The King of Pain by Seth Kaufman
This is a dark, sharp, very funny novel about imprisonment, torture and the dangerous pleasures of stories.” –Zoe Heller, Notes on a Scandal
“Seth Kaufman’s novel is a hoot and a boot, a zany, unsettling, satisfying, post post-modern, tragic-comic tour of prisons around the world and pain in the human heart. Start it and you won’t stop. If you’re a claustrophobe, read it out-of-doors.” –John Darnton, Neanderthal
I really enjoyed this book, the writing is original, at times very funny and at times very dark and revealing. The main character Rick, is trapped in his own house and in a lot of pain after a drunken accident, and tries to pass the time during his captivity of a weekend, reading a book which is short stories about people who are imprisoned, and in pain of one kind or another.
The use of language is excellent for example on reading a note from a woman colleague; ‘How can I read a woman’s writing so easily and never fucking understand what’s actually being said.’
I laughed out loud at the description of Shane, an investigator in Guantanamo prison, in one of the short stories, ‘He was pale. He was from Seattle, where the sun is a theoretical construct.’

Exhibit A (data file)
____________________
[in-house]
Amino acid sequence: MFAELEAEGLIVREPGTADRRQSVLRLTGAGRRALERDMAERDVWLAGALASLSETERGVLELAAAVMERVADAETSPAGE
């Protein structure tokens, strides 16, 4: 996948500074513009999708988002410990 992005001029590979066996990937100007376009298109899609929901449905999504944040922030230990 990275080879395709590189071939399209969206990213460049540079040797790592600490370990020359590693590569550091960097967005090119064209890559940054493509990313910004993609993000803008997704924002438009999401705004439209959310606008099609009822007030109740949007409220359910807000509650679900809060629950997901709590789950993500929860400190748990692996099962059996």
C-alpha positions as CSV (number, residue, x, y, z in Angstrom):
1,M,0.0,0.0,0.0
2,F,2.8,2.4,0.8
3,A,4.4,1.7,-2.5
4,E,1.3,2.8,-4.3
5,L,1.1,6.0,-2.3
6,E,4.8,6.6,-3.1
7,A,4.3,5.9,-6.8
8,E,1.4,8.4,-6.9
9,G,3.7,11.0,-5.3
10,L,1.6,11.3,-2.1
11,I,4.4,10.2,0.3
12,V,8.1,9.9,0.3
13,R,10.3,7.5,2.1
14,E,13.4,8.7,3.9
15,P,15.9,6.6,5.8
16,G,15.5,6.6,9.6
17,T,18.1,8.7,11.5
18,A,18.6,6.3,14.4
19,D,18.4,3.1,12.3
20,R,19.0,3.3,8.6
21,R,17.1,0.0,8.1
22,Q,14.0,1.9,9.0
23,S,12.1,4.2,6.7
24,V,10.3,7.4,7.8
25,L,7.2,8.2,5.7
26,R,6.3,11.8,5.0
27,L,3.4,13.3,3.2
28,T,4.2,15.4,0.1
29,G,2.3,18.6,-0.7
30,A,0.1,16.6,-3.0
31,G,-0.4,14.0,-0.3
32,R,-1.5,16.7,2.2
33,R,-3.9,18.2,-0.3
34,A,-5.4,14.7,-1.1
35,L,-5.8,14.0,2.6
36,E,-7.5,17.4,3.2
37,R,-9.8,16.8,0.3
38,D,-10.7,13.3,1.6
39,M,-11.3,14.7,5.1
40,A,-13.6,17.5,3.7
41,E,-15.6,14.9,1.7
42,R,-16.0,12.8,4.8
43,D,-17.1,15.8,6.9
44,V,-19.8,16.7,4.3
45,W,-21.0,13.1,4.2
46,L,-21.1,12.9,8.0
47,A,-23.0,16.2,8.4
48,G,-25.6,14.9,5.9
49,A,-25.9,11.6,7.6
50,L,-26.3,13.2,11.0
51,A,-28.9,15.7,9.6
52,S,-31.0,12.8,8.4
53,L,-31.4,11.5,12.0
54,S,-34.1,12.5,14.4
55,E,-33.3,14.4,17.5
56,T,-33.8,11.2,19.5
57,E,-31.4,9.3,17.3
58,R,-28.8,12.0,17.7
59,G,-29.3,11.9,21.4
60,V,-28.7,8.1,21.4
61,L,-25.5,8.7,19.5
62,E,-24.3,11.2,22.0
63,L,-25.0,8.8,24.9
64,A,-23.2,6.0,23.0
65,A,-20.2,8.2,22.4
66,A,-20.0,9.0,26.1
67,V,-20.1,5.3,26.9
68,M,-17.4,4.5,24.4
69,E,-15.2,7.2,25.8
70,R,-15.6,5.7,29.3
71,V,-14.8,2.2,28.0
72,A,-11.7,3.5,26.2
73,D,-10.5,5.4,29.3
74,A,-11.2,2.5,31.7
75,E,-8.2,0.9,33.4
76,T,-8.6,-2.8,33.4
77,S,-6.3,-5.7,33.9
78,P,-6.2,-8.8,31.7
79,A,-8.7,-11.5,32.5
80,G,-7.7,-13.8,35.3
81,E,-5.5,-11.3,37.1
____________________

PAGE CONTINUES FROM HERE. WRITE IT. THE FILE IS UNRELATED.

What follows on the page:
The book also has a lot of serious points to make about the American modern television audiences, reality shows, and how far the programme producers will go to satisfy the same need that made people throng to the coliseum to see lions rip slaves apart. You can laugh one moment at the book and be horrified the next, but it is all within the realms of reality. The reality shows of today and the endurance/adventure type programmes are definitely heading this way. The style of switching between reflection by the main character and short stories throughout this narrative make the whole thing a very interesting read.
There is a satisfying ending which I won’t spoil by saying anything about it. This is an original and witty work that I have no problem in recommending.